For The Future Of Girls: Why We Need To Support the Afghan WNT

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The Afghan women’s national team has taken a great risk to tell their stories.

The allegations of physical and sexual abuse have all been against the federation’s president, Keramuudin Karim, who was suspended by FIFA along with four other members of the federation. The Guardian published the initial article alleging abuse a month ago, and on December 27th, journalist Suzanne Wrack released another piece for the Guardian detailing exactly what the women are claiming.

The piece is difficult to read. The women speak about a secret bedroom that the president had attached to his office, with a door that seemed to blend into the wall and that could only be opened by his fingerprint. When women resisted the sexual advances of the president, they were beaten and threatened. If they spoke about releasing their story, the president tried to ruin their reputations and threatened their families.

Suzanne Wrack has done an excellent job covering this story. And it has gained social media traction, with players like Alex Morgan sharing both the articles and her own outrage. The Attorney General of Afghanistan has said he is investigating the problem, but the players have low expectations. The president is a former government official, and many think it is unlikely that the president won’t be able to find a way out of this situation. FIFA’s reputation for corruption is no better.

It is important that the global women’s soccer community keeps this story alive. Suzanne Wrack is doing a fantastic job providing coverage in a major media outlet. But support from other national teams—by those players, fans, or journalists—could help keep FIFA’s feet to the fire. The Afghan women need our support right now and it is important that we do not let this story fade into the background.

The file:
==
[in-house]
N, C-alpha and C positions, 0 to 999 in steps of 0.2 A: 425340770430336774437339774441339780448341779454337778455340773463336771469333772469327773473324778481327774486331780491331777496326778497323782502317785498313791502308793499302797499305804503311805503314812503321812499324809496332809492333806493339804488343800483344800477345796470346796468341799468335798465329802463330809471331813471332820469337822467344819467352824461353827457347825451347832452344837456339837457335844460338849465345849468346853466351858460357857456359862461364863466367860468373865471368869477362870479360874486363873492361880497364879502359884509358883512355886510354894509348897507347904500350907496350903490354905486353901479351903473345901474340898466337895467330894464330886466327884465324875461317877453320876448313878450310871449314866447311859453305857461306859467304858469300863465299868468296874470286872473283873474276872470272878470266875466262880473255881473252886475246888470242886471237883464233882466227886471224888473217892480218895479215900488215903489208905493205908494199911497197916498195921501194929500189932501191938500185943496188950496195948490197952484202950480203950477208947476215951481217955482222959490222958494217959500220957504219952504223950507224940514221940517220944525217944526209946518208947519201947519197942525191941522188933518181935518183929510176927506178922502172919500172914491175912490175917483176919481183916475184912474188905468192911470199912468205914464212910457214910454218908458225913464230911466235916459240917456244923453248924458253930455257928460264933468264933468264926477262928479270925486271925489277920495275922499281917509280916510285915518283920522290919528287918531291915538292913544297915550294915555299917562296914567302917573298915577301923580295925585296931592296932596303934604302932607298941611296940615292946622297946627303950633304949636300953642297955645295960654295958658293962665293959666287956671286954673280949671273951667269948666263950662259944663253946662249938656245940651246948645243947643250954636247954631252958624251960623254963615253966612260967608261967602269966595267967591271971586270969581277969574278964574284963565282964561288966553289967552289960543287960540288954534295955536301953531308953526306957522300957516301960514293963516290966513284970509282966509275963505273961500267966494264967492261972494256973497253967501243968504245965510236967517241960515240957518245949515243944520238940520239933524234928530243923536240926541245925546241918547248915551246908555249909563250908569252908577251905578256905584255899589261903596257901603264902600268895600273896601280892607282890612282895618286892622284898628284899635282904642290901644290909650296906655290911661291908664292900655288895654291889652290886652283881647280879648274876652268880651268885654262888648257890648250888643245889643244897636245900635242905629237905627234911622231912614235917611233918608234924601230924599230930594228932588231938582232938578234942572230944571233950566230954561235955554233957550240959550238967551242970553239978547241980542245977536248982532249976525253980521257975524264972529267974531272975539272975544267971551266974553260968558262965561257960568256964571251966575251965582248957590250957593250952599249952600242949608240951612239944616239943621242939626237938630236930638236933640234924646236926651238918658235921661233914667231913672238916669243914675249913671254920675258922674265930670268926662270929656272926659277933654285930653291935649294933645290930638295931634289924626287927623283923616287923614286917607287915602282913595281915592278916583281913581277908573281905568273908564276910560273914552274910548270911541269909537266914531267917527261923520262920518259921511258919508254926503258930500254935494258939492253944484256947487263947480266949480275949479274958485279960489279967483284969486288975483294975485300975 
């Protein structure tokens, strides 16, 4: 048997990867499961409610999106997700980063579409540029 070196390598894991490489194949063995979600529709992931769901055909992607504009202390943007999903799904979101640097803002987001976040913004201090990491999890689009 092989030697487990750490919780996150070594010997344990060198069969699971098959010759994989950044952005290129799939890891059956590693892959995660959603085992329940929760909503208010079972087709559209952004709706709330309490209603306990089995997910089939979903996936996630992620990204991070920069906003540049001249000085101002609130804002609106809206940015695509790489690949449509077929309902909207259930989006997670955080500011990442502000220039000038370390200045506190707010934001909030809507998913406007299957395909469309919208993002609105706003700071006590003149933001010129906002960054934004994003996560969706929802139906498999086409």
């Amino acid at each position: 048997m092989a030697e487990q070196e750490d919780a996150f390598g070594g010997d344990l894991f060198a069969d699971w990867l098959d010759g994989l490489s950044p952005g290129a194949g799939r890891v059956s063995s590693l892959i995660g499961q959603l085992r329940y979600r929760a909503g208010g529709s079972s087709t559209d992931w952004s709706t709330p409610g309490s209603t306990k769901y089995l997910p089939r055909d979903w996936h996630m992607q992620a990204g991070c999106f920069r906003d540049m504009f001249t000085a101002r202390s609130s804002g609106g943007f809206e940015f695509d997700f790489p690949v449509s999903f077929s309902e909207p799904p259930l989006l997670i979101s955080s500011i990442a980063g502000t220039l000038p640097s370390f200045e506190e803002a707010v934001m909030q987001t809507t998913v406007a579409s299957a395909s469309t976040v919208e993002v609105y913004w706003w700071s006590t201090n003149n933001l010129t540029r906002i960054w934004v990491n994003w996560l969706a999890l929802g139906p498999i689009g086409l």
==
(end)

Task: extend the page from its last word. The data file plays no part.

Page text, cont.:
According to UN Women, 35% of women will suffer physical or sexual abuse from a non-partner in their lifetime. So, it seems unlikely that Afghanistan is the only federation dealing with sexual and physical abuse. This isn’t just an Afghanistan problem. It’s a global problem. And we do a disservice to the women of Afghanistan and female athletes all around the world if we ignore it.

One woman had a powerful quote in the latest Guardian article. “I know that my family is in danger and I know they will be when more comes out. But I want to stand and speak about it because of the future of girls. I want girls to have a safe environment.”

The Afghan players have risked everything to tell their story. And it’s up to us to make sure they know that the women’s football community has their back. These players need our help.

Will we stand by and let them be ignored?

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